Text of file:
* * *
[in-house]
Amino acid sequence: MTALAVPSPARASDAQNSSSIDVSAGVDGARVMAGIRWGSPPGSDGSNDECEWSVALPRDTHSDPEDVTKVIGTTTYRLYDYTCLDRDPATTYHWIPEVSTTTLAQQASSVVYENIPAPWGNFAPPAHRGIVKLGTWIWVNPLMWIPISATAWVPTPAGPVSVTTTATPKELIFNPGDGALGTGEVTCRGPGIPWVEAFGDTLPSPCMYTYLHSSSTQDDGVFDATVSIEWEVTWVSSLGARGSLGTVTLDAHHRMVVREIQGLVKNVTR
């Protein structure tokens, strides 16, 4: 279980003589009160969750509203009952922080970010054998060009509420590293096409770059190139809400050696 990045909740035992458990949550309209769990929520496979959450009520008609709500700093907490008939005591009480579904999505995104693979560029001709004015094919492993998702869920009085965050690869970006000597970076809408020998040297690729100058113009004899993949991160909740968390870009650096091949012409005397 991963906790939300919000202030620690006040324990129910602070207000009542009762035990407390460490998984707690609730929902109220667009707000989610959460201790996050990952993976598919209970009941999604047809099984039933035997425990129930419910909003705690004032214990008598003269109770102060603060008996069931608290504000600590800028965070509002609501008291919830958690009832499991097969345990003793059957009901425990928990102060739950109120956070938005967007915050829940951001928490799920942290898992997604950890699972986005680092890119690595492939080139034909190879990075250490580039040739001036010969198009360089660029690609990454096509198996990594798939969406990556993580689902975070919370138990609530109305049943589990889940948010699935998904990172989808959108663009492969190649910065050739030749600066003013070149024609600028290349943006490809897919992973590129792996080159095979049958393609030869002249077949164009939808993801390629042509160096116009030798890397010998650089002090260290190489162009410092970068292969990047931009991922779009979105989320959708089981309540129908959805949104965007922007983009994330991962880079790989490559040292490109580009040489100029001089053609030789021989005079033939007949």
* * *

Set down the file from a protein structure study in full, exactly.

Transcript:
[in-house]
Amino acid sequence: MTALAVPSPARASDAQNSSSIDVSAGVDGARVMAGIRWGSPPGSDGSNDECEWSVALPRDTHSDPEDVTKVIGTTTYRLYDYTCLDRDPATTYHWIPEVSTTTLAQQASSVVYENIPAPWGNFAPPAHRGIVKLGTWIWVNPLMWIPISATAWVPTPAGPVSVTTTATPKELIFNPGDGALGTGEVTCRGPGIPWVEAFGDTLPSPCMYTYLHSSSTQDDGVFDATVSIEWEVTWVSSLGARGSLGTVTLDAHHRMVVREIQGLVKNVTR
């Protein structure tokens, strides 16, 4: 279980003589009160969750509203009952922080970010054998060009509420590293096409770059190139809400050696 990045909740035992458990949550309209769990929520496979959450009520008609709500700093907490008939005591009480579904999505995104693979560029001709004015094919492993998702869920009085965050690869970006000597970076809408020998040297690729100058113009004899993949991160909740968390870009650096091949012409005397 991963906790939300919000202030620690006040324990129910602070207000009542009762035990407390460490998984707690609730929902109220667009707000989610959460201790996050990952993976598919209970009941999604047809099984039933035997425990129930419910909003705690004032214990008598003269109770102060603060008996069931608290504000600590800028965070509002609501008291919830958690009832499991097969345990003793059957009901425990928990102060739950109120956070938005967007915050829940951001928490799920942290898992997604950890699972986005680092890119690595492939080139034909190879990075250490580039040739001036010969198009360089660029690609990454096509198996990594798939969406990556993580689902975070919370138990609530109305049943589990889940948010699935998904990172989808959108663009492969190649910065050739030749600066003013070149024609600028290349943006490809897919992973590129792996080159095979049958393609030869002249077949164009939808993801390629042509160096116009030798890397010998650089002090260290190489162009410092970068292969990047931009991922779009979105989320959708089981309540129908959805949104965007922007983009994330991962880079790989490559040292490109580009040489100029001089053609030789021989005079033939007949």